Gordon BROWN

Gordon Brown - Scotland - International  Rugby Union Caps for Scotland.

Photo/Foto: George Herringshaw

Date: 01 November 1972

Click on image to enlarge

      Saturday, 01 November 1947
      Troon, Scotland. Died 19th. March 2001 Aged 53.
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Gordon BROWN - Scotland - International Rugby Union Caps for Scotland.

Scottish rugby player Gordon Brown is pictured above

playing for the Barbarians.

Career Record Played 30, Won 14, Lost 16 Test Points: 0.


1969 v South Africa (Murrayfield) W 6-3


1970 v France (Murrayfield) L 11-9 (FN)
1970 v Wales (R) (Cardiff) L 18-9 (FN)
1970 v Ireland (Dublin) L 16-11 (FN)
1970 v England (Murrayfield) W 14-5 (FN)

1970 v Australia (Sydney) L 23-3


1971 v France (Paris) L 13-8 (FN)
1971 v Wales (Murrayfield) L 19-18 (FN)
1971 v Ireland (Murrayfield) L 17-5 (FN)
1971 v England (Twickenham) W 16-15 (FN)
1971 v England (Murrayfield) W 26-6

(Centenary game)


1972 v France (Murrayfield) W 20-9 (FN)
1972 v Wales (Cardiff) L 35-12 (FN)
1972 v England (Murrayfield) W 23-9 (FN)
1972 v New Zealand (Murrayfield) L 14-9
1973 v England (R) (Twickenham) L 20-13 (FN)
1973 v Presidents XV (Murrayfield) W 27-16
1974 v Wales (Cardiff) L 6-0 (FN)

1974 v Wales (Cardiff) L 6-0 (FN)

1974 v England (Murrayfield) W 16-14 (FN)

1974 v Ireland (Dublin) L 9-6 (FN)

1974 v France (Murrayfield) W 19-6 (FN)


1975 v Ireland (Murrayfield) W 20-13 (FN)
1975 v France (Paris) L 10-9 (FN)
1975 v Wales (Murrayfield) W 12-10 (FN)
1975 v England (Twickenham) L 7-6 (FN)

1975 v Australia (Murrayfield) W10-3


1976 v France Murrayfield) L 13-6 (FN)
1976 v Wales (Cardiff) L 28-6 (FN)
1976 v England (Murrayfield) W 22-12 (FN)
1976 v Ireland (Dublin) W 15-6 (FN)


















Known as 'Broon from Troon' or the 'baby-faced assassin', off the pitch Gordon Brown was the nicest guy you could wish to meet. But on it, particularly in a Lions shirt, he was one of the world's most ruthless competitors. Gordon was from a sporting family, elder brother Peter was an international colleague who won 27 caps and led Scotland 10 times, and father Jock was an international goalkeeper who also appeared in the Scottish Open at Troon, others in the field including that golfing great Arnold Palmer. Gordon himself was a fine athlete for such a big man, standing 6'-5" and weighing in at around 17 stones at his peak. He shoved his weight in the scrum and was a marvellous lineout foil for the gifted Alastair McHarg. A product of Marr College and West of Scotland he emerged on to the international stage in late 1969, having just turned 22, and made a winning debut at Murrayfield against South Africa.


He retained his place for the Five Nations opener against France but was dropped for the Wales match, being replaced by brother Peter who had taken great delight in phoning Gordon to tell him he had been dropped! However, Gordon had the last laugh as Peter was injured in the match and was replaced at half-time by his younger brother - the first instance of a brother replacing a brother in an international. Gordon went on to cement his place in Scotland's formidable front five of the early Seventies which was dubbed the 'Mean Machine'. The original 'Mean Machine' comprised Ian McLauchlan, Frank Laidlaw, Sandy Carmichael, Alastair McHarg and Gordon and this unit formed the core of the side which turned Murrayfield into something of a fortress. From 1971-1976 Scotland lost just once at home and that one loss was a narrow 14-9 defeat to the All Blacks in 1972. (Nick Oswald)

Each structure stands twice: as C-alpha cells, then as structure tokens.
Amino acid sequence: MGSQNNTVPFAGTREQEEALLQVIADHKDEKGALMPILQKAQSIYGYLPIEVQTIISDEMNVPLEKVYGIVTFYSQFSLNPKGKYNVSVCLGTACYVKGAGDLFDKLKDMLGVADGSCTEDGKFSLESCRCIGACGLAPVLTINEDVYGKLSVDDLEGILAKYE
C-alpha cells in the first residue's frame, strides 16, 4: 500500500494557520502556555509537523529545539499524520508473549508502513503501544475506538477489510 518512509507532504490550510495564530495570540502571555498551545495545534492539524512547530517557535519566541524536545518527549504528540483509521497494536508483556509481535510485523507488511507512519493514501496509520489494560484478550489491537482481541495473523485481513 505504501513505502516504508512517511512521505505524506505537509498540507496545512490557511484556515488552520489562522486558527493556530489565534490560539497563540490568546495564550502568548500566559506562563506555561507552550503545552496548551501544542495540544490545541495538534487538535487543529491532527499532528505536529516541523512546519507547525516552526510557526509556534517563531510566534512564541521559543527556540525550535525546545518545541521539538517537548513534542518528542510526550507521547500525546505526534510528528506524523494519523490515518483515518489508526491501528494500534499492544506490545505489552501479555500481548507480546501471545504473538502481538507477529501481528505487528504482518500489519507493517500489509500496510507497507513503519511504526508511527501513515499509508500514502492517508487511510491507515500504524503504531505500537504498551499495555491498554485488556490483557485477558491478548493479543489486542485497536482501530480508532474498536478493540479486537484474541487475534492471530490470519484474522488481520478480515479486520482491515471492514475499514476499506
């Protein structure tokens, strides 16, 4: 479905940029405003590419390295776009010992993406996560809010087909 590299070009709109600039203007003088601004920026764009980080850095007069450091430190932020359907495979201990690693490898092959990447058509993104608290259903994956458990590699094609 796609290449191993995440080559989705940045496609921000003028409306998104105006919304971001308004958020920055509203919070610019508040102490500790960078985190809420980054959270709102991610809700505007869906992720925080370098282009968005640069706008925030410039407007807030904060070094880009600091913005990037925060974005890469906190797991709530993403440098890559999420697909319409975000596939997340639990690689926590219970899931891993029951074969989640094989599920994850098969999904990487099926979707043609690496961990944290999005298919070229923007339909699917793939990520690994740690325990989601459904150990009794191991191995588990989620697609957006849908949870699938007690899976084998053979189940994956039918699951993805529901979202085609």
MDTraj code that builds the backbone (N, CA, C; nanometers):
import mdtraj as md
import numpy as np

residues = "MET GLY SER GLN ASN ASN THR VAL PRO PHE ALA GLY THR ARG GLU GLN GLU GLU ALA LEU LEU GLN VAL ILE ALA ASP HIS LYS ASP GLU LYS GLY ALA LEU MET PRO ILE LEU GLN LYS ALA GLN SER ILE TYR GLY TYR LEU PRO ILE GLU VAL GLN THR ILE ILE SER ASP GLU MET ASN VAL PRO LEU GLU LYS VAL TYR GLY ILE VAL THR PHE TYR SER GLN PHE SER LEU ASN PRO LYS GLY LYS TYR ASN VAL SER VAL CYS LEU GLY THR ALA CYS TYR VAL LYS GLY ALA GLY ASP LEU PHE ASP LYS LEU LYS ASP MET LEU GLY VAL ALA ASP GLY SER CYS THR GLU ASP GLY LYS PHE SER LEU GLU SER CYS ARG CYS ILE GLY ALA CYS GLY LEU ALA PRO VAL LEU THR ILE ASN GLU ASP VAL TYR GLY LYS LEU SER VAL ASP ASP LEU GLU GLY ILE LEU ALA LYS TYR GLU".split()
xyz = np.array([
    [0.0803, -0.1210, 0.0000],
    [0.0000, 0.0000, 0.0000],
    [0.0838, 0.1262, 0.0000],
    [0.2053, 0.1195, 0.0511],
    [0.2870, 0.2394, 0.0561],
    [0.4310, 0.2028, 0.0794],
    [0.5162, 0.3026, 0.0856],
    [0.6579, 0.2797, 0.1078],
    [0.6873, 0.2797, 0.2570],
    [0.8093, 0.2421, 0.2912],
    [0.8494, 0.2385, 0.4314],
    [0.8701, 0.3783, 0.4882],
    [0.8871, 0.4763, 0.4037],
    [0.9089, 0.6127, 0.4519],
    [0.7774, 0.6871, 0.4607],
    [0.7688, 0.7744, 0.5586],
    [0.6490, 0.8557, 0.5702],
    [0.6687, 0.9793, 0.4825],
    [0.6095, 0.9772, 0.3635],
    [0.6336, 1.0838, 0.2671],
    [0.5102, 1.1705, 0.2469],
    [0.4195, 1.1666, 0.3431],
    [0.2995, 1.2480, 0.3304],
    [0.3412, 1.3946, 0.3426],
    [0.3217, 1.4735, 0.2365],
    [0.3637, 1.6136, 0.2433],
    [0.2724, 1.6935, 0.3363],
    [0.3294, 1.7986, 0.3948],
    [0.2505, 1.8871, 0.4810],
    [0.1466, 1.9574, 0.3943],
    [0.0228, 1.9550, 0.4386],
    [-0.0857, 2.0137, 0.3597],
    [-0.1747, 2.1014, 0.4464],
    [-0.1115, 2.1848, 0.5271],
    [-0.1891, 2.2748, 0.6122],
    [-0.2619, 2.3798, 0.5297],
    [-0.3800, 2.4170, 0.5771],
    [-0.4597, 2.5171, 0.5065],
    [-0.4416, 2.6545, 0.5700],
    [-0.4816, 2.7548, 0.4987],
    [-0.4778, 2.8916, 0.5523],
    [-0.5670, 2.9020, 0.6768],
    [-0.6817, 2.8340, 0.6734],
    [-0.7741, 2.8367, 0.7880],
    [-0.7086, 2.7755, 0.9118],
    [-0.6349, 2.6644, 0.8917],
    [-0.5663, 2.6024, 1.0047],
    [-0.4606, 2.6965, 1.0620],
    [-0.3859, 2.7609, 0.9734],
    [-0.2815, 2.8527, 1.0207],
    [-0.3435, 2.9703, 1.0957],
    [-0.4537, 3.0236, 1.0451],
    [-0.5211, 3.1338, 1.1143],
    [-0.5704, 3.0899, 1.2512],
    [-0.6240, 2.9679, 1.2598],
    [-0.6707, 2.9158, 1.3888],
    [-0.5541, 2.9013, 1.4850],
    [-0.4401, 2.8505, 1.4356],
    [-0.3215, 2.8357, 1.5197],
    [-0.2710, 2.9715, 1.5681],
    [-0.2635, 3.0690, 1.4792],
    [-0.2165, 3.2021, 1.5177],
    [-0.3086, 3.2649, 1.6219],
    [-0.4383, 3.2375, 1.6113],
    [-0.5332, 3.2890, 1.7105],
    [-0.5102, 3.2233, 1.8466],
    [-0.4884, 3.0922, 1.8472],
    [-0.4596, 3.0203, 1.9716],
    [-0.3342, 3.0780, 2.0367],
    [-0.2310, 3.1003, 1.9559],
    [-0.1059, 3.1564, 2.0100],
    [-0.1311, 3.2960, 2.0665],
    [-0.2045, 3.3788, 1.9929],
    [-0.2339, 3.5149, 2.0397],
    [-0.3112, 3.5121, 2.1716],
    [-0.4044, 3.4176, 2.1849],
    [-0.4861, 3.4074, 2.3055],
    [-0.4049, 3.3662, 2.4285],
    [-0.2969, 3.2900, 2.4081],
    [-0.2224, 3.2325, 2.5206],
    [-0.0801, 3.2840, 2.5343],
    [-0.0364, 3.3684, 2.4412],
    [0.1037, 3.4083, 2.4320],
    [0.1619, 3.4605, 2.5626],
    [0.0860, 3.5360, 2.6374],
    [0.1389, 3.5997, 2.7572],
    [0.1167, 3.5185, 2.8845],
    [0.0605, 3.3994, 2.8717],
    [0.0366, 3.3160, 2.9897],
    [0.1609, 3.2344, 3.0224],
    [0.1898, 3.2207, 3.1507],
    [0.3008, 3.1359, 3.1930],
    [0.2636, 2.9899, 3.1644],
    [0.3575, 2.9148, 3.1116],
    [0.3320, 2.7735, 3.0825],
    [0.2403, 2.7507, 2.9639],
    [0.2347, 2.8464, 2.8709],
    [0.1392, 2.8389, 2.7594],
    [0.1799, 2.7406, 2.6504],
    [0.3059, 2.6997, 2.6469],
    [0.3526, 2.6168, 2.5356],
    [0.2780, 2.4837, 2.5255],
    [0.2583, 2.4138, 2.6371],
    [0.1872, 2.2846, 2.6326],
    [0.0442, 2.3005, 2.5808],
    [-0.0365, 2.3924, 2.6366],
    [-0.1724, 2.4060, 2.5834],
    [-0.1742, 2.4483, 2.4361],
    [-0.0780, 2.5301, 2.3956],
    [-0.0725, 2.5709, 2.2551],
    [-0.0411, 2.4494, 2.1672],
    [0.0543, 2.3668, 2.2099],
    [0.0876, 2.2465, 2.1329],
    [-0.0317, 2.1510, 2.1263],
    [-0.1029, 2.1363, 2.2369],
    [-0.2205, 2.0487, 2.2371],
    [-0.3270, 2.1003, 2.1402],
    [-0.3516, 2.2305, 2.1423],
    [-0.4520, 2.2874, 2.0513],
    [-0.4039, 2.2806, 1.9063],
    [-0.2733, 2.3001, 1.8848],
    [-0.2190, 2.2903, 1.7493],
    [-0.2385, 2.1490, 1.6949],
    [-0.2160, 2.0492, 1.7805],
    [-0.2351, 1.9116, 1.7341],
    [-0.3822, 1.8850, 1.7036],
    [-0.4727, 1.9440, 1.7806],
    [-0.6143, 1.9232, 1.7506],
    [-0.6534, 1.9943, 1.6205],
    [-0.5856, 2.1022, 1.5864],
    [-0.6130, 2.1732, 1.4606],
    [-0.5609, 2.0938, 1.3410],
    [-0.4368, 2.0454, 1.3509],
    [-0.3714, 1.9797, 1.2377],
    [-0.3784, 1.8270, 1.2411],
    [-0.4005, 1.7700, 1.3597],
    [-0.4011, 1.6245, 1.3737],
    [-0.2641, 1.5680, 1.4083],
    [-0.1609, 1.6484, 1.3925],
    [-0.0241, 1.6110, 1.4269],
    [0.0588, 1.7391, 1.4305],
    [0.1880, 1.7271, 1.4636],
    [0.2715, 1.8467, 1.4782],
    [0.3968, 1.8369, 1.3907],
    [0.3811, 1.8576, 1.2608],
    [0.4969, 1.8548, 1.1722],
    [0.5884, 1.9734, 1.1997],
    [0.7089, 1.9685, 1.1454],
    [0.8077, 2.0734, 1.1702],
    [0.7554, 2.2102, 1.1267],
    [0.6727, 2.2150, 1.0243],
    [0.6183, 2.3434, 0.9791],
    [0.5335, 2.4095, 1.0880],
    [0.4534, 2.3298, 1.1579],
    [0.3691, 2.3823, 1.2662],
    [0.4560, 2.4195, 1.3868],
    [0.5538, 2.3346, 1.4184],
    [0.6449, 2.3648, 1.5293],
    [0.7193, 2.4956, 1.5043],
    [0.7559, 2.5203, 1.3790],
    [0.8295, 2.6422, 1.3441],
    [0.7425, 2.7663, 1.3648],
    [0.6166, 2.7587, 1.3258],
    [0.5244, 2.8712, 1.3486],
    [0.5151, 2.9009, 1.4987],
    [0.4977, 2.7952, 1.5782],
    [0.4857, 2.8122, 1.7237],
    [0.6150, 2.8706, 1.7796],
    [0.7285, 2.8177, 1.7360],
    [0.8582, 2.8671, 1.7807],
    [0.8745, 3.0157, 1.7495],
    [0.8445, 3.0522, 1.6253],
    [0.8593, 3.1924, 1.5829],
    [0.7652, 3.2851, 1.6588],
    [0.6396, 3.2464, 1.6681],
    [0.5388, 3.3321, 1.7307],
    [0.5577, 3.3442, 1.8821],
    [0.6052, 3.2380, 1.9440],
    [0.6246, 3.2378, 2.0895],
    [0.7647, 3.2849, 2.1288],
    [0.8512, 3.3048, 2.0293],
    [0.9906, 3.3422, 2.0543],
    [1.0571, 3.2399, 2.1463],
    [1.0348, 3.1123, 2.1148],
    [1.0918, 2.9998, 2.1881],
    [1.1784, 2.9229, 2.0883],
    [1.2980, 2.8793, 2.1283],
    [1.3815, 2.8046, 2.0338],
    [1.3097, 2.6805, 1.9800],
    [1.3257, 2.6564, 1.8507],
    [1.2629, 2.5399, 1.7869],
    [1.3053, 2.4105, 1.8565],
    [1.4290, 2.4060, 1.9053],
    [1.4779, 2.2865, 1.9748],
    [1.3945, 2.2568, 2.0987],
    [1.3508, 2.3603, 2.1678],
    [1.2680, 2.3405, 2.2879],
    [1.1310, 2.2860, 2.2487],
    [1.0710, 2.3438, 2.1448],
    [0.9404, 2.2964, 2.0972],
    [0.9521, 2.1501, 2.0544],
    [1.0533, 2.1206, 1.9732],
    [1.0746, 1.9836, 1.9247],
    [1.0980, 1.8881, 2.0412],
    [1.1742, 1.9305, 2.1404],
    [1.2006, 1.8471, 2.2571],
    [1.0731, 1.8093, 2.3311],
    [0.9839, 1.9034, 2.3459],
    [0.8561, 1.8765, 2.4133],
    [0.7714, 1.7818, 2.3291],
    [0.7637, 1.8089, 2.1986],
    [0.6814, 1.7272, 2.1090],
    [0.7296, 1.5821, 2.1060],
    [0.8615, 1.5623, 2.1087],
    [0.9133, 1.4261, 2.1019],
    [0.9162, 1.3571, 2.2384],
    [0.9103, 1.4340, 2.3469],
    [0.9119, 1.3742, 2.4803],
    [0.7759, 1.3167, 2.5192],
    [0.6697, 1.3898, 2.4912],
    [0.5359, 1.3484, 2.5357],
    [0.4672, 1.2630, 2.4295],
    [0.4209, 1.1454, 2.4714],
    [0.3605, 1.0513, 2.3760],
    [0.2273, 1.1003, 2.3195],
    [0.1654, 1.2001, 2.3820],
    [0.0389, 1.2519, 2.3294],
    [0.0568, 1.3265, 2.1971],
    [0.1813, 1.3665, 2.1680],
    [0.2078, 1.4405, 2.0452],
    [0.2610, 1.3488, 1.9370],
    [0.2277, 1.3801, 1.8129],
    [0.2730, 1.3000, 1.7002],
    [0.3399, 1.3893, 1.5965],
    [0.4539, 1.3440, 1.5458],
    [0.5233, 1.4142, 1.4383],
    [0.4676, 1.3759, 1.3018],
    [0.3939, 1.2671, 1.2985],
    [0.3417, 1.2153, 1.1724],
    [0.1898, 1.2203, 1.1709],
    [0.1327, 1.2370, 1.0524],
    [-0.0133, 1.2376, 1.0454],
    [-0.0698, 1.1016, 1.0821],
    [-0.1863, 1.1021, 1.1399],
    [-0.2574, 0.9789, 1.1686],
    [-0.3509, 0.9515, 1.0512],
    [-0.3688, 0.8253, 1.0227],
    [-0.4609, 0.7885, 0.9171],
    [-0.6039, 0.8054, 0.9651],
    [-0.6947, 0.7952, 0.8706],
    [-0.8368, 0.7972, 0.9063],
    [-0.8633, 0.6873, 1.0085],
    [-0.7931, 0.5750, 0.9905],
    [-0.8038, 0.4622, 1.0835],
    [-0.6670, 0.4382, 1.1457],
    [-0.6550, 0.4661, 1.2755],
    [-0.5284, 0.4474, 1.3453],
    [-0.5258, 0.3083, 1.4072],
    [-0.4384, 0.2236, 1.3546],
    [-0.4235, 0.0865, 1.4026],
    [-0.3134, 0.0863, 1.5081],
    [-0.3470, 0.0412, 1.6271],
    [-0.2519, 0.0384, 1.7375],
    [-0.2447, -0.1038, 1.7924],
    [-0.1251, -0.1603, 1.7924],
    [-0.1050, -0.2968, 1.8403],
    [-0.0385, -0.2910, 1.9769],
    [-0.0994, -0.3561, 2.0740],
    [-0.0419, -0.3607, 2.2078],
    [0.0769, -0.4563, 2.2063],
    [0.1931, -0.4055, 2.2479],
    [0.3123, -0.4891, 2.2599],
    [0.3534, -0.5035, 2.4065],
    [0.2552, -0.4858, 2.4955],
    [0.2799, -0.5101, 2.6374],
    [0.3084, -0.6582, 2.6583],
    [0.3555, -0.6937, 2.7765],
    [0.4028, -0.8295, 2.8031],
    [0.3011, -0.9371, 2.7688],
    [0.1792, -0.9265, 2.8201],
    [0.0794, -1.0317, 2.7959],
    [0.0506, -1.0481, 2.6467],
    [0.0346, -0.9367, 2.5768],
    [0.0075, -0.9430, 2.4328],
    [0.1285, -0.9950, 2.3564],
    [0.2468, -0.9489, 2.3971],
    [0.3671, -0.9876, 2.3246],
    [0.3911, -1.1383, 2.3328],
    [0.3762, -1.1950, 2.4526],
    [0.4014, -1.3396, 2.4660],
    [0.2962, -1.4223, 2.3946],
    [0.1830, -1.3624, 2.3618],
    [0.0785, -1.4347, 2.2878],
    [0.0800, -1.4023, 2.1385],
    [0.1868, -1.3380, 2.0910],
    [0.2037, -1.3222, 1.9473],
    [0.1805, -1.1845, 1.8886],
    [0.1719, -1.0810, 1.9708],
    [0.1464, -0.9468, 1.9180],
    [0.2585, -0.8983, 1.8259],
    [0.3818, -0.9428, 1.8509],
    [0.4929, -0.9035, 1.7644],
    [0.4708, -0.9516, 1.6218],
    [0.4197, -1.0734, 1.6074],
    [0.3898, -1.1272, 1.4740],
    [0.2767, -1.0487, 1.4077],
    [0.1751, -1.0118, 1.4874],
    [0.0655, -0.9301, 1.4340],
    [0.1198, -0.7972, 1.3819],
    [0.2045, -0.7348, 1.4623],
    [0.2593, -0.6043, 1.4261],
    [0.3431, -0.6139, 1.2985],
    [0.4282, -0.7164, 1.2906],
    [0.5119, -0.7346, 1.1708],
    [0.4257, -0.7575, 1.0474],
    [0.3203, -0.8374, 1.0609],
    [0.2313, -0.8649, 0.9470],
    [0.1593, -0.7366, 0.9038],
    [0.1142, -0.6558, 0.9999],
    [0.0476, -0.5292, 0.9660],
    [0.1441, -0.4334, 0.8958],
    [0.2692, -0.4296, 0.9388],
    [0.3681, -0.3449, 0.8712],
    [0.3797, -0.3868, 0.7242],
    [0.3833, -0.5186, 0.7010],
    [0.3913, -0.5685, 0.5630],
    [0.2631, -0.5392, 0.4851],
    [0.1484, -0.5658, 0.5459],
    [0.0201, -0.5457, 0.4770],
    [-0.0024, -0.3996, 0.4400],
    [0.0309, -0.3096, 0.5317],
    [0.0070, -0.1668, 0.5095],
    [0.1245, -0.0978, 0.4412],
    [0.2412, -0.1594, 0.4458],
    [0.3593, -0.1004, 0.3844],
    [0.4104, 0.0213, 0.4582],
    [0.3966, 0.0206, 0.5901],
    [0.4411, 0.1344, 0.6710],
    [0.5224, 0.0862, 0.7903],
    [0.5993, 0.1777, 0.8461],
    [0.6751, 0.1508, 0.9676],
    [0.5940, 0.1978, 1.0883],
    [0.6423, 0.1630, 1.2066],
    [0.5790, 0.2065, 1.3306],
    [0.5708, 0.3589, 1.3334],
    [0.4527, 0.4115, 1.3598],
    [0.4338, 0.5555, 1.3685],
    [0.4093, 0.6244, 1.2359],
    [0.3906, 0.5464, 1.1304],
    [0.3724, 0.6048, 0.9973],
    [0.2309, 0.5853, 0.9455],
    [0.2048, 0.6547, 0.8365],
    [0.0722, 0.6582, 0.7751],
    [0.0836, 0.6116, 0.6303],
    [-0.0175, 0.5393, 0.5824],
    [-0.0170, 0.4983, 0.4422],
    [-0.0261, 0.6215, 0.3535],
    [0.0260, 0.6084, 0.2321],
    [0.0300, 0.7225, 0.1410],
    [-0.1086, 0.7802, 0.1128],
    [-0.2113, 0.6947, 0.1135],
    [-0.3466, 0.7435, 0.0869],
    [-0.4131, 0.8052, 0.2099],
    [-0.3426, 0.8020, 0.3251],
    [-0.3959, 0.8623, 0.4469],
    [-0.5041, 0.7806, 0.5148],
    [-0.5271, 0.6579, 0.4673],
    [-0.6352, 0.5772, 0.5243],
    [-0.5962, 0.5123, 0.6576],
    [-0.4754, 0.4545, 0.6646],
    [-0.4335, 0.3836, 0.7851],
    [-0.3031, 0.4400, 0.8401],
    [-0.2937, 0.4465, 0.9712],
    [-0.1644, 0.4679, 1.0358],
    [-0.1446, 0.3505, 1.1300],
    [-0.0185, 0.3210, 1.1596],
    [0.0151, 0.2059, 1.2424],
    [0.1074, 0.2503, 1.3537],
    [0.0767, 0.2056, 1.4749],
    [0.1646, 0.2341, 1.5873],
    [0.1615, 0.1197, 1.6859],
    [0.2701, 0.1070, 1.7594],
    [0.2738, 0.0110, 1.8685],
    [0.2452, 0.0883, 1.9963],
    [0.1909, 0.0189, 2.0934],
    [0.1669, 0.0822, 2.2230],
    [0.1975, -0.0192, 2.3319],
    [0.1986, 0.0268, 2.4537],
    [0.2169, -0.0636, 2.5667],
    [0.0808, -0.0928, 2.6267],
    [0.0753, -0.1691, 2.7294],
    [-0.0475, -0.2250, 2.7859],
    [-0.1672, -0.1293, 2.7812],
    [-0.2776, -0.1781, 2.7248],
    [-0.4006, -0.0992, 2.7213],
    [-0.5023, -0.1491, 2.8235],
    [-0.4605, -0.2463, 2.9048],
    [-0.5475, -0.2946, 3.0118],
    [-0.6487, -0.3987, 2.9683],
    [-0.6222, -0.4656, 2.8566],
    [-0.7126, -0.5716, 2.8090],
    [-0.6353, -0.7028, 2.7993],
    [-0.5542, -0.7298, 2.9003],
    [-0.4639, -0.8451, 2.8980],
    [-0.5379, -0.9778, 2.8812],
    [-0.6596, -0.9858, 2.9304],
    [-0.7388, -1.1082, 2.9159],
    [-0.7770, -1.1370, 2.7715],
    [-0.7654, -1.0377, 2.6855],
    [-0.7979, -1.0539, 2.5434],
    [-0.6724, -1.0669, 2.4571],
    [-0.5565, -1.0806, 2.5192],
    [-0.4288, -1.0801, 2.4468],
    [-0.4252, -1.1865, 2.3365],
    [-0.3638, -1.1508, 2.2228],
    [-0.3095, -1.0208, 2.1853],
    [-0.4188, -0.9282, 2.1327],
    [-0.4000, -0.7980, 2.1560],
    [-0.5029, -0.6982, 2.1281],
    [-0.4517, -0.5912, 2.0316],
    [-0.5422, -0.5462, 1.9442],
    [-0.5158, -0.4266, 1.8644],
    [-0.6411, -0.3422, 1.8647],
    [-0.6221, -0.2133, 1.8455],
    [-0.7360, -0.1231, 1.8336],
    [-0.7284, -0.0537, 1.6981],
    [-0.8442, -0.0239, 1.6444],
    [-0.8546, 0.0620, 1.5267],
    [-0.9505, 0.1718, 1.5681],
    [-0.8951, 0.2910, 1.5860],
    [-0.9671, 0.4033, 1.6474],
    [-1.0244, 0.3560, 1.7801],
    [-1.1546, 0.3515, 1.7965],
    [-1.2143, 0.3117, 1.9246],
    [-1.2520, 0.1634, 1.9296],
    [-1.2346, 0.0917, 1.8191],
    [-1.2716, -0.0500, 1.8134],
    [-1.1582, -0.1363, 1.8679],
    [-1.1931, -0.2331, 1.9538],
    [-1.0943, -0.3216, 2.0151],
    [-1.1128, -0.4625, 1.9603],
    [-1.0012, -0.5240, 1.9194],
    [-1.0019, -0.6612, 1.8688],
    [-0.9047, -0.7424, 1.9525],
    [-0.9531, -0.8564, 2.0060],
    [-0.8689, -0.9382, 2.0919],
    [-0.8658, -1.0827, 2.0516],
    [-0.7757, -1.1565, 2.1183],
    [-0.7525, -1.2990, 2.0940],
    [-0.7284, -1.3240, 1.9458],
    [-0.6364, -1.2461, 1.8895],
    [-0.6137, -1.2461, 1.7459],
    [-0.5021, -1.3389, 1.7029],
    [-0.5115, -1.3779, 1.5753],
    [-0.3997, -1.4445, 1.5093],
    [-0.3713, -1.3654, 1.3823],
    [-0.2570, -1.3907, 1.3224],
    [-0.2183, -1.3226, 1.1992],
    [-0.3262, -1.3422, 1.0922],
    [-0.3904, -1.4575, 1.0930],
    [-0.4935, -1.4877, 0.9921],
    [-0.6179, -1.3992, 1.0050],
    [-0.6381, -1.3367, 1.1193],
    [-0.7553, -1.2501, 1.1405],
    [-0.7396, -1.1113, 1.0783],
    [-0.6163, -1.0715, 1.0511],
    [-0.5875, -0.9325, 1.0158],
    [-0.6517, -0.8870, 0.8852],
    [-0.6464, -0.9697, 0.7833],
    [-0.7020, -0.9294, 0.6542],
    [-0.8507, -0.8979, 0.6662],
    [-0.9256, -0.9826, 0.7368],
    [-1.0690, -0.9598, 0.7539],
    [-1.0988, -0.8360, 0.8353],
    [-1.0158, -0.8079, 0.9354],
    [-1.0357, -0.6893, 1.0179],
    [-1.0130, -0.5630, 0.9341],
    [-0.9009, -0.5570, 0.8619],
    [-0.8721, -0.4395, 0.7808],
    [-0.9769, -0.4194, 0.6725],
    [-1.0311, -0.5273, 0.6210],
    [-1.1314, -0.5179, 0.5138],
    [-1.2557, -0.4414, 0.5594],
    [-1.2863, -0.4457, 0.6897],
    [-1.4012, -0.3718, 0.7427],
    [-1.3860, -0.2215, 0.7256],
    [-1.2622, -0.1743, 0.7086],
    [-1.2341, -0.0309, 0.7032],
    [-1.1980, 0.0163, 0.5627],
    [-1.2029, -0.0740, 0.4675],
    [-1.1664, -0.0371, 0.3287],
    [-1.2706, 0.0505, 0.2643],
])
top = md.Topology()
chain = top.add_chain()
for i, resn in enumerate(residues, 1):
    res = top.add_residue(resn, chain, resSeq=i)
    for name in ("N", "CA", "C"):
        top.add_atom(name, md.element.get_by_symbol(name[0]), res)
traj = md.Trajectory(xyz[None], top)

Although impressing for Scotland it was on the Lions tours of 1971, 1974 and 1977 that Gordon truly flourished as the regular training and playing enabled him to reach peak fitness. On his first tour he put so much pressure on first choice lock Delme Thomas that he forced his way into the test side for the 3rd and 4th tests and thus played a crucial role in helping the Lions to their first test series win in New Zealand. Three years later, following a frustrating run of injuries, he hit his peak and enjoyed a magnificent tour in harness with skipper Willie-John McBride. He rampaged round South Africa, playing in 12 matches, including the first three tests and scored a record eight tries. Unfortunately, he broke his thumb in the third test but by then the series had been won and despite having his right hand in a plaster cast he fulfilled a long held ambition by playing golf with the legendary Gary Player who had just won the British Open for a third time.


Gordon played two more seasons for Scotland but in late 1976 with a third Lions tour looming he was the victim of an unprovoked stamping to his head. Uncharacteristically, he retaliated very aggressively under the noses of the SRU top brass and in front of the 'Rugby Special' cameras. Duly sent off, he received a harsh 12-week ban and missed the entire Five Nations championship. He was never to pull on the Scotland jersey again, his final cap coming in a 15-6 victory against Ireland in Dublin on 20th March '76. In total Gordon played 30 times for Scotland, finishing on the winning side on 14 occasions, and boasted the impressive record of 6 wins from 8 games against the men in white from south of the border. The Lions selectors remained loyal to him, however, and picked Gordon for the tour to New Zealand. After recovering from a shoulder injury he played in the remaining three tests but despite being an influential member of a dominant pack the Lions lost the series 3-1. Gordon was a great and much loved character with an infectious sense of humour and love for life and he became a very popular speaker on the after dinner circuit.


Sadly, though, he lost his life to cancer at the tragically early age of 53 on 19th March 2001. (Nick Oswald)